Maintenance window scheduled to begin at February 14th 2200 est. until 0400 est. February 15th


Forgot Password?

    Defense Visual Information Distribution Service Logo

    Educators get a taste of Army Medicine through Educators Tour

    Educators get a taste of Army Medicine through Educators Tour

    Photo By Derrick Crawford | Larane Guthrie-Clarkson, U.S. Army Recruiting Command Education Services specialist,...... read more read more



    Story by Derrick Crawford 

    5th Medical Recruiting Battalion

    JOINT BASE SAN ANTONIO-FORT SAM HOUSTON, Texas -- After Randi Hunewill participated in her first Army-sponsored tour several years ago, the Nevada Department of Education (NDE) official, who admits to knowing little about the military beforehand, now unabashedly declares she "drank the Kool-Aid."
    Not only did she drink, but Hunewill helps other educators get a taste of the Army as an advocate with the U.S. Army Recruiting Command's (USAREC) Educators Tour Program, helping them discover educational and career opportunities offered by the military. She coordinated with USAREC education services specialists to lead more than 50 health science educators and education-related professionals on a tour of the Army Medicine Department Center and School (AMEDD C&S) here Jan. 31 to learn more about the Army's medical training programs.
    The educators were part of the National Consortium for Health Science Education, which held its annual board meeting in downtown San Antonio Jan. 31- Feb. 1. They included secondary school officials, school sponsors and state education agency leaders who supervise their respective public education systems' health science and public safety programs, according to Hunewell, assistant director of Career and Technical Education at NDE.
    "The reason we were very interested in visiting this facility is because we're responsible for the public education of our students, creating a good, strong academic foundation for them to be successful to go into the workforce, and of course our specialty is health care," she explained.
    Latoya Newton, 5th Medical Recruiting Battalion Education Services specialist, said there continues to be a need for programs such as educator tours, because of the general public's growing unfamiliarity with the military. She teamed up with Larane Guthrie-Clarkson, USAREC Education Services specialist, to support the tour.
    "When I go out to schools and mention Army Medicine, there's a look of cluelessness on people's face," said Newton. "They don't know about Army Medicine. That's why educator tours are important to do. "A lot of times, they need to see it first hand. They want to be able to go back and talk with students in secondary schools and say 'The military is a viable option for you.'"
    The Army Medicine tour included stops at the Medical Education and Training Center and at AMEDD C&S where they discussed the Graduate School programs with Col. Skip Gill, dean of AMEDD C&S Graduate School, who emphasized the quality of education and training students receive while detailing the multiple external accreditations earned by AMEDD C&S.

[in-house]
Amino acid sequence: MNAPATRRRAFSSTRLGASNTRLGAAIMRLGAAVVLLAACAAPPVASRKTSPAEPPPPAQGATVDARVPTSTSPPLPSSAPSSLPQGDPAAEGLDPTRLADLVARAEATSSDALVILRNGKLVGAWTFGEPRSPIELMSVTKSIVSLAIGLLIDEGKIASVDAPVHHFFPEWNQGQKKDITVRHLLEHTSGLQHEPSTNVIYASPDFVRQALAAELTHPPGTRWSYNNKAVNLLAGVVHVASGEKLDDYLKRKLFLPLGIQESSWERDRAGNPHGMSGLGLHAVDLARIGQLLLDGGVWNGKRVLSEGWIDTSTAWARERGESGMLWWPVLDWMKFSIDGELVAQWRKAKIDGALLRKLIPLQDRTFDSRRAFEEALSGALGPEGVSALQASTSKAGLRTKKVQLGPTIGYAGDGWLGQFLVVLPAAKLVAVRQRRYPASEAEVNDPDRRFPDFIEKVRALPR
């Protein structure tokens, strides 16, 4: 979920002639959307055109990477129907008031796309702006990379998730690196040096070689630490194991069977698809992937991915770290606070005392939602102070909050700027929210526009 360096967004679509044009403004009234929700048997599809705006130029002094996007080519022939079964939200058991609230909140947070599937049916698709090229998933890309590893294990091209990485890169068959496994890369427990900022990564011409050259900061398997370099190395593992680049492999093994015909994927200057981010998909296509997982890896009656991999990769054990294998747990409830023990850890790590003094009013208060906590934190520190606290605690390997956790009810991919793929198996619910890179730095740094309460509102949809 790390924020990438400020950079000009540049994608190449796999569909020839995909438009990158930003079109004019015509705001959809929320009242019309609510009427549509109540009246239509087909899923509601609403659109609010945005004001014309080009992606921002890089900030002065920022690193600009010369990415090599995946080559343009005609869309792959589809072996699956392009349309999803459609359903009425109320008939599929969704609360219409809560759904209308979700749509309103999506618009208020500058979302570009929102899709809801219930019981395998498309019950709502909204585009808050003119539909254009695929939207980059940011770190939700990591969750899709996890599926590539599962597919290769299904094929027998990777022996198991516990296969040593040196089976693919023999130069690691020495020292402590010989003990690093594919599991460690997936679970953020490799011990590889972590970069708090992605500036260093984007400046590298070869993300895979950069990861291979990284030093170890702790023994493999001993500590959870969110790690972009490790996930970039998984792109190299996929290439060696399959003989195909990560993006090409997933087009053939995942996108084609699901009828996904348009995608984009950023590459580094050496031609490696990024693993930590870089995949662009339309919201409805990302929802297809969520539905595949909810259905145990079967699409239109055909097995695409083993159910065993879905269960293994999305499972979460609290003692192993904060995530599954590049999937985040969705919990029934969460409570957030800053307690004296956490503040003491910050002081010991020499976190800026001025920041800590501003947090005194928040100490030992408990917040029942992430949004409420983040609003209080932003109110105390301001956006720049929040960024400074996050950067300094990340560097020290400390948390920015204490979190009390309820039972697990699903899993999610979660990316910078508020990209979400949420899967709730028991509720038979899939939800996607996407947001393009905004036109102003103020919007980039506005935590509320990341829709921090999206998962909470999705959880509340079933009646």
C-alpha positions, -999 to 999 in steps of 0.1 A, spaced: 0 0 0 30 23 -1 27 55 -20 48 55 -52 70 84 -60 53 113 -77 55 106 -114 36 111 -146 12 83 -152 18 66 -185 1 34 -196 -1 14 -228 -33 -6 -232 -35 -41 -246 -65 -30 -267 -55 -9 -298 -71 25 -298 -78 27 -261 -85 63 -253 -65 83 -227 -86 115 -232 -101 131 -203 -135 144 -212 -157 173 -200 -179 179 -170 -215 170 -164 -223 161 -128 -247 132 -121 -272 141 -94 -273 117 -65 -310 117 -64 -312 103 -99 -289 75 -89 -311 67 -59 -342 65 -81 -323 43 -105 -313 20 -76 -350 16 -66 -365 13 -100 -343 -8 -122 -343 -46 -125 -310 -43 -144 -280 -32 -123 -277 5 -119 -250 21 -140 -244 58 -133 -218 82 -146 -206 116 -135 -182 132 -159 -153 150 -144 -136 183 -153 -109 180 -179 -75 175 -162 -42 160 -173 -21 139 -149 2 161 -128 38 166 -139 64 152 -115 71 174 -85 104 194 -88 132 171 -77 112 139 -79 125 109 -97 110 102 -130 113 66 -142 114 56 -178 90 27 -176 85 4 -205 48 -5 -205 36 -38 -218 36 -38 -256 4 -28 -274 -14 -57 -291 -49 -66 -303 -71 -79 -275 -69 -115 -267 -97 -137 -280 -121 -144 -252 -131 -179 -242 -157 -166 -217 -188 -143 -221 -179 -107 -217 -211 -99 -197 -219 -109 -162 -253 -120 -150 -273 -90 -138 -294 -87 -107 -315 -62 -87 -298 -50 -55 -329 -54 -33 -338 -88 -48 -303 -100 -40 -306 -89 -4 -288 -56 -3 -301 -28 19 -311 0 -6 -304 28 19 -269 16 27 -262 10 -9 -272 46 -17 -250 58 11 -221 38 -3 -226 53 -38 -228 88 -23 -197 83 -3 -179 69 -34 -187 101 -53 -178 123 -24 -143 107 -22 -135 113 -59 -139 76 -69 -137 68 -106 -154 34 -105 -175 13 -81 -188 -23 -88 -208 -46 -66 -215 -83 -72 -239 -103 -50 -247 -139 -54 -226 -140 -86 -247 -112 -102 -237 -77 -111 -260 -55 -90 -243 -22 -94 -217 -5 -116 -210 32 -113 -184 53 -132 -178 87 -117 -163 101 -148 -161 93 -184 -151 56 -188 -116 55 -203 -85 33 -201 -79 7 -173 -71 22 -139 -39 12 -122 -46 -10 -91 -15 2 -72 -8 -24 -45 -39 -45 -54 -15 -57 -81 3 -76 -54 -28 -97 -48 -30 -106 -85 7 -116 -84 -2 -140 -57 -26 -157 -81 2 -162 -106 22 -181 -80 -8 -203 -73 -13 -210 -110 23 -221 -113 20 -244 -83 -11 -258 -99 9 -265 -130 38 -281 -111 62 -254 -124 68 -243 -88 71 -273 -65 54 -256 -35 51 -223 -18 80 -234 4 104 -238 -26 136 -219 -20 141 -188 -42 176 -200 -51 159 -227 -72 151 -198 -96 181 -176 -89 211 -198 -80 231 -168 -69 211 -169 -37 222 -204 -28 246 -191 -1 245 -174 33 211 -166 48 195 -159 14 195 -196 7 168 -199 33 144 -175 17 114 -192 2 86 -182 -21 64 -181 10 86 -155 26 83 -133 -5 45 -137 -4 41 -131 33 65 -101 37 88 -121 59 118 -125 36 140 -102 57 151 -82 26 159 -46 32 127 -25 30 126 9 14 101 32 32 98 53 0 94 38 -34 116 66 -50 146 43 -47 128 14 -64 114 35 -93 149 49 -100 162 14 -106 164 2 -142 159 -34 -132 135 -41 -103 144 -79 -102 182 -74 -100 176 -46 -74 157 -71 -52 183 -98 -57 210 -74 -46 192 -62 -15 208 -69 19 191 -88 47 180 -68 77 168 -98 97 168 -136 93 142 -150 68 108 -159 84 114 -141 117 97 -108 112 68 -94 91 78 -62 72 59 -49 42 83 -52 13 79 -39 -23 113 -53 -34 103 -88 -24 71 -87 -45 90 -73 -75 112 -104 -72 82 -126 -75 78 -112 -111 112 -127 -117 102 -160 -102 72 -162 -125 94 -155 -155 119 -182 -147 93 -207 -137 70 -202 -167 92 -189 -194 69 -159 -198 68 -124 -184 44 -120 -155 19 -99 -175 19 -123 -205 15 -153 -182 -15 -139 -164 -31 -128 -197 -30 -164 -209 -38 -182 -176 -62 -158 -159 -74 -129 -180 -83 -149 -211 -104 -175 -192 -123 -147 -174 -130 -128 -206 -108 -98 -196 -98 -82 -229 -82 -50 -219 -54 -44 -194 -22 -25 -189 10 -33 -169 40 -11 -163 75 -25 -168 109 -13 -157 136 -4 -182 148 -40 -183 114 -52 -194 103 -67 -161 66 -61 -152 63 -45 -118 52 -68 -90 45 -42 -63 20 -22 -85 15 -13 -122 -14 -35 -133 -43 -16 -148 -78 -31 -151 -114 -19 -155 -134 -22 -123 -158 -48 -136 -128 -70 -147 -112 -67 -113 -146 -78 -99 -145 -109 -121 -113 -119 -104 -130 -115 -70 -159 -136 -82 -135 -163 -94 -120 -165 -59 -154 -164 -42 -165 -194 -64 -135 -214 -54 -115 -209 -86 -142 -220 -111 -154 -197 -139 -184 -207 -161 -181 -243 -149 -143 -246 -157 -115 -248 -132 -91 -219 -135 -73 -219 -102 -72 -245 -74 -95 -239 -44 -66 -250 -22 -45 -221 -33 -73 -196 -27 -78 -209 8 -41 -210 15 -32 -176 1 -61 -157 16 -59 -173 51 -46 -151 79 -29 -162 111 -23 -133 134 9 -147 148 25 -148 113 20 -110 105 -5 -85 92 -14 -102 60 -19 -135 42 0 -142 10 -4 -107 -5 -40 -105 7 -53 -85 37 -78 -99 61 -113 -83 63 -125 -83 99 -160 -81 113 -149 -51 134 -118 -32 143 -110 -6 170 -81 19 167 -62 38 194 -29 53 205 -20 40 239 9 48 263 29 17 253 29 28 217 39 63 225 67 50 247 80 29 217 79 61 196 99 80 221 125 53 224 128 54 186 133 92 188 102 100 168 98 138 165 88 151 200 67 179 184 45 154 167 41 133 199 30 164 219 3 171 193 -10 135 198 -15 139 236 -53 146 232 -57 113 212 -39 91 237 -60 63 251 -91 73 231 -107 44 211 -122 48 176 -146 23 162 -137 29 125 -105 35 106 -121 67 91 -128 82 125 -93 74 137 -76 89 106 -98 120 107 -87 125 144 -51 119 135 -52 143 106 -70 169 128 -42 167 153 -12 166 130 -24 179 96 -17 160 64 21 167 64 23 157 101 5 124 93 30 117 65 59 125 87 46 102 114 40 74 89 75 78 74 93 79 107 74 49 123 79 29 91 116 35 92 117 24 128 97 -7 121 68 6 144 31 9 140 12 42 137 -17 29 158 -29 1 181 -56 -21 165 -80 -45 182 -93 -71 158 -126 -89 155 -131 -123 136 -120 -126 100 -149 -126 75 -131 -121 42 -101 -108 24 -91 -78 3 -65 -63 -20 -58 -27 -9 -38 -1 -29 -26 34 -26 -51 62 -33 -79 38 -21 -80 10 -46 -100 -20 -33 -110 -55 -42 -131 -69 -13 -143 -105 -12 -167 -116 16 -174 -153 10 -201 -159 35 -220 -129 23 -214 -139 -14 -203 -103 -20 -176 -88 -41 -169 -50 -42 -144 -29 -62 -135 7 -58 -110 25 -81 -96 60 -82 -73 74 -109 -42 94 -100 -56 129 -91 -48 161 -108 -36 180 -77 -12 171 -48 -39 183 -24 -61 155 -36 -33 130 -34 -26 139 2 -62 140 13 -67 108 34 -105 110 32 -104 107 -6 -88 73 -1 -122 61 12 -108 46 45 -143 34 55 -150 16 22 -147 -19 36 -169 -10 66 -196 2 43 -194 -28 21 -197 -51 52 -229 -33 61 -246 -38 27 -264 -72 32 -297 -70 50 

Gill explained the symbiotic relationships AMEDD has with medical programs at the University of Kentucky, University of Nebraska Medical Center, and particularly Baylor University, which is a partnership that dates back to 1973. AMEDD also partners with Wesley Theological Seminary in their Doctor of Ministry program, he said.
    "That's one of the things when I think about our graduate school here and what we do, the diversity of our programs run everything from kind of the cellular level from the stuff our nutrition folks do and our nursing and anesthesia folks do to the clinical level, primarily our OT (occupational therapy), and PT (physical therapy) and physician's assistant program, all the way to the societal level with our Masters of Business Administration, our Masters of Social Work, and then a Doctorate of Ministry," Gill explained to the group. "We really seem to cover that whole spectrum from the molecular level to the societal level. We cover a wide swath of educational areas."
    Armed with new knowledge of AMEDD careers and educational opportunities, Hunewell said she and the other educators now have another option to present to students searching for highly skilled occupations. "Our system is changing," explained Hunewell. "You used to be able to go to a certification program for a couple of weeks and be able to go out and get a (healthcare) job. (Healthcare professions now require) a much higher level of education, and the military has the opportunity to fill all of those voids -- the character part of (the military), the skillset, the academic part of it, the community service, the citizenship part; it's the whole big package; the big picture."



    Date Taken: 01.31.2018
    Date Posted: 02.02.2018 14:58
    Story ID: 264501

    Web Views: 329
    Downloads: 0